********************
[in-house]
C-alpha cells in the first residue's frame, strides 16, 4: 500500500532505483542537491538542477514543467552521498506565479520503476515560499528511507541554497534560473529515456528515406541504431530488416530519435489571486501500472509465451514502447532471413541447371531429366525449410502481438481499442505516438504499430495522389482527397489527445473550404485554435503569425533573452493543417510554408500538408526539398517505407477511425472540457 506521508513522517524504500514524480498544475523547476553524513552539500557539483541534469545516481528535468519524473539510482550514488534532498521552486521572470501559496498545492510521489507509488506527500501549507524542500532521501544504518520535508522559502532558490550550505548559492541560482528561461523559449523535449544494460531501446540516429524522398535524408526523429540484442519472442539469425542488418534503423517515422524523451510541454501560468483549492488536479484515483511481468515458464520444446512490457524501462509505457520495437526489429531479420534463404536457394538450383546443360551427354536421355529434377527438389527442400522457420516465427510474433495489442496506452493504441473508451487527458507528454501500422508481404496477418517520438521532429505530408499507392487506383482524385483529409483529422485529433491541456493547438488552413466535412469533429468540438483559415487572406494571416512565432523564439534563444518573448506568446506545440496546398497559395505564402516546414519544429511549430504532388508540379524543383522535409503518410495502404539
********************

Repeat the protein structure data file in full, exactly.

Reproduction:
[in-house]
C-alpha cells in the first residue's frame, strides 16, 4: 500500500532505483542537491538542477514543467552521498506565479520503476515560499528511507541554497534560473529515456528515406541504431530488416530519435489571486501500472509465451514502447532471413541447371531429366525449410502481438481499442505516438504499430495522389482527397489527445473550404485554435503569425533573452493543417510554408500538408526539398517505407477511425472540457 506521508513522517524504500514524480498544475523547476553524513552539500557539483541534469545516481528535468519524473539510482550514488534532498521552486521572470501559496498545492510521489507509488506527500501549507524542500532521501544504518520535508522559502532558490550550505548559492541560482528561461523559449523535449544494460531501446540516429524522398535524408526523429540484442519472442539469425542488418534503423517515422524523451510541454501560468483549492488536479484515483511481468515458464520444446512490457524501462509505457520495437526489429531479420534463404536457394538450383546443360551427354536421355529434377527438389527442400522457420516465427510474433495489442496506452493504441473508451487527458507528454501500422508481404496477418517520438521532429505530408499507392487506383482524385483529409483529422485529433491541456493547438488552413466535412469533429468540438483559415487572406494571416512565432523564439534563444518573448506568446506545440496546398497559395505564402516546414519544429511549430504532388508540379524543383522535409503518410495502404539